Wednesday, October 5, 2016

Objects of Our Affection, by Lisa Tracy

The book's full title, Objects of Our Affection: Uncovering My Family's Past, One Chair, Pistol, and Pickle Fork at a Time, attracted me, as did the synopsis, which described the efforts of the author and her sister, Jeanne, to cope with a few households full of family possessions after their mother's death.

My own mother died in 2000 (my father had died back in 1986), and I have a conflicting relationships with the objects that I inherited from their household. While I can't trace our family's antiques back to relatives who arrived on the Mayflower or fought heroically in the Revolution, they include some 18th-century gems, some of which have been in our family for a while, some of which my parents bought at auctions here and there.  Regardless, they were in my childhood home, and they hold sentimental value for me as well as intrinsic value as antiques.  Is that enough to justify shipping them from New England to Malaysia to Cambodia? I don't know, but if I sell them, I can't replace them. If I sell them, I have nothing left that ties me to my past, apart from memories. On the other hand, they lost some of their nostalgic power as time passed after my mother's death---once removed from our family home, they grew less numinous somehow. The big, pine sea-captain's trunk looks out of place in Phnom Penh, and the tropical climate is not treating it kindly. It's become incongruous, like the piña colada that hit the spot in the Bahamas but doesn't quite work in Boston.

Tracy captures perfectly our nostalgic clinging. We use our stuff as a means to construct our historical narrative, be it fictional or real.
Yet the ideal that we Americans cherish is some cozy picture-book town---like the Lexington of our childhoods, or some idealized New England village---where everyone knows his neighbors, and where the names on the street signs and in the cemetery are indeed your own. I think that's what makes Thomas Kinkade's paintings so popular. Seems like everyone craves that small-town fantasy, and Kinkade provides it, just as surely as Currier and Ives did in their day. The reality is that most of us have little enough idea of where our great-grandparents are buried and even less chance of ever seeing the place we originally "came from." This is about grief and loss, says Jeanne. As a people, we grieve because we don't get to close the circle. We don't know how so many of our families' stories ended. We move around so much, sometimes we don't even know what happened to our childhood friends, to the houses we lived in, to the people we worked with just ten years ago. As a country, she says, we don't realize that our anxiety and our greed are part of an effort to lay the ghosts to rest.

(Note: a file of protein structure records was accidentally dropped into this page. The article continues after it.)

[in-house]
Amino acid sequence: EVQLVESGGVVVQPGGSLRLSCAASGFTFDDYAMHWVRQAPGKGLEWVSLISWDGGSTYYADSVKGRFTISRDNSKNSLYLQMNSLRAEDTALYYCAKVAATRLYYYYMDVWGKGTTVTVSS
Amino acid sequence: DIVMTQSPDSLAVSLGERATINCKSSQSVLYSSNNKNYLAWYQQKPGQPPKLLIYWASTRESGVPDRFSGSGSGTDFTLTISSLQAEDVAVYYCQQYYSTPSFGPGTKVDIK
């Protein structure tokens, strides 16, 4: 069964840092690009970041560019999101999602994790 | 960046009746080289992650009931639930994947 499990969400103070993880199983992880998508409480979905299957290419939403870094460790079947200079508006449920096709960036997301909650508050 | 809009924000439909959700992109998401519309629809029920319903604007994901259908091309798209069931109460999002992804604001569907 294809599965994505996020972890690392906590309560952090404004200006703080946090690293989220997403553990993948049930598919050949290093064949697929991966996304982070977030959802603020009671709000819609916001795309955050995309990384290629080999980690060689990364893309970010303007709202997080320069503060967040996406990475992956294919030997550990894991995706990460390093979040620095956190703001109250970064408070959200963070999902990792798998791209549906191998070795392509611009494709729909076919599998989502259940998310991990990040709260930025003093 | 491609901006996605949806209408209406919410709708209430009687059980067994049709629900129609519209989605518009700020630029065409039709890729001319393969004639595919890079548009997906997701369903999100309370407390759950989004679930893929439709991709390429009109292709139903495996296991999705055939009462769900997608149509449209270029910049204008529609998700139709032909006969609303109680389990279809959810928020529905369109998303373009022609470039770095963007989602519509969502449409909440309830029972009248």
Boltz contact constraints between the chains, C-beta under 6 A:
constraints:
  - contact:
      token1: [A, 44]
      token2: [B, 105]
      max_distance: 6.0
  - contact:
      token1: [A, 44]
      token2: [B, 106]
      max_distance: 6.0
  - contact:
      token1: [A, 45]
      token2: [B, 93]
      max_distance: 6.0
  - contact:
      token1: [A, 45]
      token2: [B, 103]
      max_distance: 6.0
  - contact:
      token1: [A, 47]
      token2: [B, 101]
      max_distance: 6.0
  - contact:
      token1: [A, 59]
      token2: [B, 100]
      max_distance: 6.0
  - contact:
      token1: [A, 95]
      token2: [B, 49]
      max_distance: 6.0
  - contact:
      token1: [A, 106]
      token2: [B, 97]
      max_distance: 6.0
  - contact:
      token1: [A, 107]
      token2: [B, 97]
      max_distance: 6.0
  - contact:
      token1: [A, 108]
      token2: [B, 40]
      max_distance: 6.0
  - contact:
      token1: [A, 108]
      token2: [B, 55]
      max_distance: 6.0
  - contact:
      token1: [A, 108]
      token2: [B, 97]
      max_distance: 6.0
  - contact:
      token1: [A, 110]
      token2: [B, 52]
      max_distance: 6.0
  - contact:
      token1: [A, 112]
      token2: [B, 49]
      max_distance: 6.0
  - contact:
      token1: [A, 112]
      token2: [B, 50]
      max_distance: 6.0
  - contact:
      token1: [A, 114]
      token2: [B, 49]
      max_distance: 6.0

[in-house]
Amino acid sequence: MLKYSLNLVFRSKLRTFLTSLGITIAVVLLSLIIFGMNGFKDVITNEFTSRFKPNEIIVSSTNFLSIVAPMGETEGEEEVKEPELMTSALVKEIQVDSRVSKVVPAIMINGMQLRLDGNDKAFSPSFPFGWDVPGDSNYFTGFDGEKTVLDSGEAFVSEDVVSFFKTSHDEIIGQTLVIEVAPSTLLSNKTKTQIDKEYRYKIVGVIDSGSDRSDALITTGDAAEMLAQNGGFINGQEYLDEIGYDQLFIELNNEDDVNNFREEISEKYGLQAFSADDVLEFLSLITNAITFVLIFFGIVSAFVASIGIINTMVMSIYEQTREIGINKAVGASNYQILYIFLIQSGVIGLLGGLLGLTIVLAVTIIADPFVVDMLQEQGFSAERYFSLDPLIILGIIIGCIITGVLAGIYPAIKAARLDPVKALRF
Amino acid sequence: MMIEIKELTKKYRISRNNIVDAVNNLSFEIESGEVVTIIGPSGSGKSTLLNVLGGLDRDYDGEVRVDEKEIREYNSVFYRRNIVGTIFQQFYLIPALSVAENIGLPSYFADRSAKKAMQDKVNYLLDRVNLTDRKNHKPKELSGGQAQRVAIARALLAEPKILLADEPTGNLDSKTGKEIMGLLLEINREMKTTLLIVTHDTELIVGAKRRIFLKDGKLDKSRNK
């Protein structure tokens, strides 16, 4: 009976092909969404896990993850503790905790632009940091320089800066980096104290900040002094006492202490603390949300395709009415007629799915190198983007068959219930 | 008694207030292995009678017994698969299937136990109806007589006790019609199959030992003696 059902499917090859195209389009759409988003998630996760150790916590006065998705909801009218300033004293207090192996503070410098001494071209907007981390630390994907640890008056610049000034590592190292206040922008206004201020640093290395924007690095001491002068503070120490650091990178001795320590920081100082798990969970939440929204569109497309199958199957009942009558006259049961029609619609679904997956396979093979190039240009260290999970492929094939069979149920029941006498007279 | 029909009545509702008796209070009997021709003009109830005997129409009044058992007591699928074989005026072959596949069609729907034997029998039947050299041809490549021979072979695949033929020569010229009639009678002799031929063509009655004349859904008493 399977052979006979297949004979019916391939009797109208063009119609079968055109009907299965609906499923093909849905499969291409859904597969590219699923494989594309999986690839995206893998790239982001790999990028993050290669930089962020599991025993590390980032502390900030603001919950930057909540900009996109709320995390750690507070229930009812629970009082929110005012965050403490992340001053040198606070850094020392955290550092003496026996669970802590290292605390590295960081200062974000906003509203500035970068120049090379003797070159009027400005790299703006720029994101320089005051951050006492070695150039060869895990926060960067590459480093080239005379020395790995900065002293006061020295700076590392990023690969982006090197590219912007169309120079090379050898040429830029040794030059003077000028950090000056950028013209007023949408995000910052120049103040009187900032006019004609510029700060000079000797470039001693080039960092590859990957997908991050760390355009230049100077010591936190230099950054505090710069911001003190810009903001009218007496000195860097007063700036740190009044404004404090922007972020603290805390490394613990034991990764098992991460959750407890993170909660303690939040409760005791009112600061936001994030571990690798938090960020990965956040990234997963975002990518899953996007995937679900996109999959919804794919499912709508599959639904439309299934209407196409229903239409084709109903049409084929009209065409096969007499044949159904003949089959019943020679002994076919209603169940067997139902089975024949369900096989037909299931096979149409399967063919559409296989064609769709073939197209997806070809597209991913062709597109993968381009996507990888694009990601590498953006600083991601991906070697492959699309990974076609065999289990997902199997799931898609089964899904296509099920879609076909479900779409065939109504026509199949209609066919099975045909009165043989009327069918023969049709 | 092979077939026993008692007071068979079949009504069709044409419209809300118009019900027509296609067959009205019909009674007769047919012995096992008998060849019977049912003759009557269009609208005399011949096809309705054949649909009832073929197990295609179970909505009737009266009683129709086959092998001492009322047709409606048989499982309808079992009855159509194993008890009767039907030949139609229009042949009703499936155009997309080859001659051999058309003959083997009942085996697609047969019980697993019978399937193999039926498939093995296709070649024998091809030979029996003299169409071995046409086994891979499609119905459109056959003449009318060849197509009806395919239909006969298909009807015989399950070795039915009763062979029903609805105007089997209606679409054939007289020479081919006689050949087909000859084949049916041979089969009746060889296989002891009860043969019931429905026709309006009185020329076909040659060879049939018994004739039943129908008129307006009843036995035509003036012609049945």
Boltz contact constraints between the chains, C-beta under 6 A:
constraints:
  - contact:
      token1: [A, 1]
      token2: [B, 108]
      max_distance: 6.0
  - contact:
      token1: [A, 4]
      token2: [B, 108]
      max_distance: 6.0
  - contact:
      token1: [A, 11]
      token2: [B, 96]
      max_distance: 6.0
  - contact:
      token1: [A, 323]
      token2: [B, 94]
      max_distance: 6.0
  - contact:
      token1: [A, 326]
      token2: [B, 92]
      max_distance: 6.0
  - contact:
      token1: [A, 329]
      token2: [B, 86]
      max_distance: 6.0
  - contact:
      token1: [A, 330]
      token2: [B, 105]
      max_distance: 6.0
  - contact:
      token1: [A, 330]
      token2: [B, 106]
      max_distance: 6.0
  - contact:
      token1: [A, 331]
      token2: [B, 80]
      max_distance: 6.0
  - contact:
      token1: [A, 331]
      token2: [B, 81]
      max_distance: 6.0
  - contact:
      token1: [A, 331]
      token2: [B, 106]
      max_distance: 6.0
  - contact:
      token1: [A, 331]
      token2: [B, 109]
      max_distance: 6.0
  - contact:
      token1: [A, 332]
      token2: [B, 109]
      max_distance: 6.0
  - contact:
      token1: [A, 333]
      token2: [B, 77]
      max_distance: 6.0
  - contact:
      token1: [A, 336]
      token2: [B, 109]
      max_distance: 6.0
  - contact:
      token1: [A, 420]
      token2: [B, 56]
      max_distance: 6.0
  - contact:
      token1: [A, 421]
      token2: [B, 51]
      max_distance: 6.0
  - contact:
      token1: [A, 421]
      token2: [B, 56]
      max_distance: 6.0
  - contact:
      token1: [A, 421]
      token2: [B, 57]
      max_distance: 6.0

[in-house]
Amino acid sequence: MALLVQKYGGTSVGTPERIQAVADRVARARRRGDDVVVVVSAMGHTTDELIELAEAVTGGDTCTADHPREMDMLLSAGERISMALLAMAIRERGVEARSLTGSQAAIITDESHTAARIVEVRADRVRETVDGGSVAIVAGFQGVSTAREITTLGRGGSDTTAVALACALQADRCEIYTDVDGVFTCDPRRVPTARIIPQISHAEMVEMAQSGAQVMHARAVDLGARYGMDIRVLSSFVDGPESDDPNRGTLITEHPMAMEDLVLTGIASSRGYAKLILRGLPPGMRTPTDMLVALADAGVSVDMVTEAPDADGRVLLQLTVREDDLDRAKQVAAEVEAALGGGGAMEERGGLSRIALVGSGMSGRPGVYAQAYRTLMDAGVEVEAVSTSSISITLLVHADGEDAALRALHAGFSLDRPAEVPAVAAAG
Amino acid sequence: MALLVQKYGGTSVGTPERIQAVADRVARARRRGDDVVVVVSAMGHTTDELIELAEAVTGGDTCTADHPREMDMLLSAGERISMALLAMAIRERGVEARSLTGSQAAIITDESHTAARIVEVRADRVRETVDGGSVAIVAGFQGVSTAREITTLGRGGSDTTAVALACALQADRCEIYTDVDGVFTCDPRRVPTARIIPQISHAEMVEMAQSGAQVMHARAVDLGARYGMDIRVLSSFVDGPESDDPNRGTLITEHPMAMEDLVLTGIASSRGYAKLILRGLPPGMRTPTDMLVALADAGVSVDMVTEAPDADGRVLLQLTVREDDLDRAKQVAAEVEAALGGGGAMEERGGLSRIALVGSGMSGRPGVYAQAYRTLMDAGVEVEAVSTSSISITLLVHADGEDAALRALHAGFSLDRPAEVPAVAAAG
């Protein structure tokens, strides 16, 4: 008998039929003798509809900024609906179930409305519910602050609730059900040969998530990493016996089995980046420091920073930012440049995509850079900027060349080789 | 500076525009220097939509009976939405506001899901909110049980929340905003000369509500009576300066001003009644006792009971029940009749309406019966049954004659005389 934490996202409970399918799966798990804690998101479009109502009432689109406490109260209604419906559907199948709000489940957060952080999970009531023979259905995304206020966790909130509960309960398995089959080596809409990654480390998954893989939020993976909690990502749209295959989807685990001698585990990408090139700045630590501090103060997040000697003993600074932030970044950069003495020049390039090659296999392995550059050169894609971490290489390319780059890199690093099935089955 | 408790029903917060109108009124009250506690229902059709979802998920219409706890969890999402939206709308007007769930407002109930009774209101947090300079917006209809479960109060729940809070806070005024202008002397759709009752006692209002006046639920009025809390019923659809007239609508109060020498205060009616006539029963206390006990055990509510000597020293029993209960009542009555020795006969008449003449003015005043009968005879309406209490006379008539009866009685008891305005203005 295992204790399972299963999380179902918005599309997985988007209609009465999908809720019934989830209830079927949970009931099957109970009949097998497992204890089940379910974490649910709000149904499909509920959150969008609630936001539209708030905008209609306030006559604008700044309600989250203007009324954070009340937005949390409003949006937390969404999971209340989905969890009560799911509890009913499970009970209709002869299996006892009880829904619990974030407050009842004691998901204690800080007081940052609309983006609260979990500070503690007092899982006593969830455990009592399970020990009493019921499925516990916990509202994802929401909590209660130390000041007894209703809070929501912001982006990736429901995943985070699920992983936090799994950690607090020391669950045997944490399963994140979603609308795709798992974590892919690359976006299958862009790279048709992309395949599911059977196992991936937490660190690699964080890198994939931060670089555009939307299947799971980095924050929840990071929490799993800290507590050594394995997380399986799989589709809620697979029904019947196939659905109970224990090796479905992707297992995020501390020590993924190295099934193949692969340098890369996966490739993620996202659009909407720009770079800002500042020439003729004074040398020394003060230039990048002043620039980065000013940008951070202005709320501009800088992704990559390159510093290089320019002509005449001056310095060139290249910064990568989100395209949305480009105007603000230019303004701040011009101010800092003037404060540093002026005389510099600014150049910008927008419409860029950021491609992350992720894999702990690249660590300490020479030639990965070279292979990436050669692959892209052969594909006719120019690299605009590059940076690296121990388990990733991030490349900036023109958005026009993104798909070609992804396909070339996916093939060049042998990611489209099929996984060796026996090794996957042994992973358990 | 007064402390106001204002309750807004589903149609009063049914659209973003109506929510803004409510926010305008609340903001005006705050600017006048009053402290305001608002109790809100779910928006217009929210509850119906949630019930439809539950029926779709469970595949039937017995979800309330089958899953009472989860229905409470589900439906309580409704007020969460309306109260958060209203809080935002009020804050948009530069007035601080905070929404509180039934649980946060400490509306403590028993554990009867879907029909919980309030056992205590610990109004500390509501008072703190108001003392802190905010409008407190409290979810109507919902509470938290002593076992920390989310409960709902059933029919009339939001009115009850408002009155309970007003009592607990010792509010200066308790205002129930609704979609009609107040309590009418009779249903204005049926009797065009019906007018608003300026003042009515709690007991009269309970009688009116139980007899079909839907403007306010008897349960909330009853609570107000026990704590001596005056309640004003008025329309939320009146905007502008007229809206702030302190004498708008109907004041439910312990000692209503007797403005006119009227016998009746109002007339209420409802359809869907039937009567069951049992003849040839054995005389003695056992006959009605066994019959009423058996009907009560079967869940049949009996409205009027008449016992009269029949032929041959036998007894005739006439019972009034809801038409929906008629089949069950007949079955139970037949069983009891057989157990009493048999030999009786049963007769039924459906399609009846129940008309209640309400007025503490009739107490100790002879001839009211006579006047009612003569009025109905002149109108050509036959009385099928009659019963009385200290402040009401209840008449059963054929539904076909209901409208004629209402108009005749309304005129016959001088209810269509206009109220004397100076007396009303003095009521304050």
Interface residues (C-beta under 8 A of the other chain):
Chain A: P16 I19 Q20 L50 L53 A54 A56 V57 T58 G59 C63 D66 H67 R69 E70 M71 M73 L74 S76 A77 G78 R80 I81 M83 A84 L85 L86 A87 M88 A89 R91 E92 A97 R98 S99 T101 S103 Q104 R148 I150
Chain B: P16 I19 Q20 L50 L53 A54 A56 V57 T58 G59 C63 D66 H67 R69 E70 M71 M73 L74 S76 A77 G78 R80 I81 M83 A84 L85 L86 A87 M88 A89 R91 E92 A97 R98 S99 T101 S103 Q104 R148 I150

She also captures the wish to leave things unchanged, as they were before the family members died. We all know stories of siblings whose relationships were permanently rent by estate battles; she points out that it's not easy, even in the best of cases.
The process was nerve-racking, even for two sisters who had for most of our lives functioned as long-distance best friends. Put yourself in our place: You're dividing up treasures garnered over many lifetimes, which are also the essence of your childhood home. But actually, you don't want to divide it at all; you want it to stay exactly where it is. You don't ever want to see it any way other than the way it has always been. And you're doing this with your best friend. Scalpel, please!
When Tracy delved into the history of her family artefacts, my mind started to wander. I wouldn't go so far as to call it name-dropping, but I found that I didn't get the same thrill from her historical connections as she did. I think many of us construct our own histories around the pieces we love, and they're largely personal.
It was Harry, after all, who had fallen while leading the charge at San Juan Hill, but Teddy Roosevelt who had claimed the day and seized the credit. And there was William Maxwell Wood Sr., the uniformed naval officer in the portrait and Daddy's great-grandfather, for whom he was named.
These and other illustrious names lurked in our family's background, as did various heroic deeds that had certainly made headlines at the time---like Harry Egbert's death---but had since receded, most annoyingly, into the vast swamp of history without leaving a trace worth talking about---or trading upon, as we were hoping to do in this auction.
In the end, she seems to agree with me that the decisions are largely sentimental ones, part of a futile search for what is long gone.
Still others have said that it isn't really home we're all looking for but our childhoods; or that home is the place we leave and then spend our whole lives trying to get back to.

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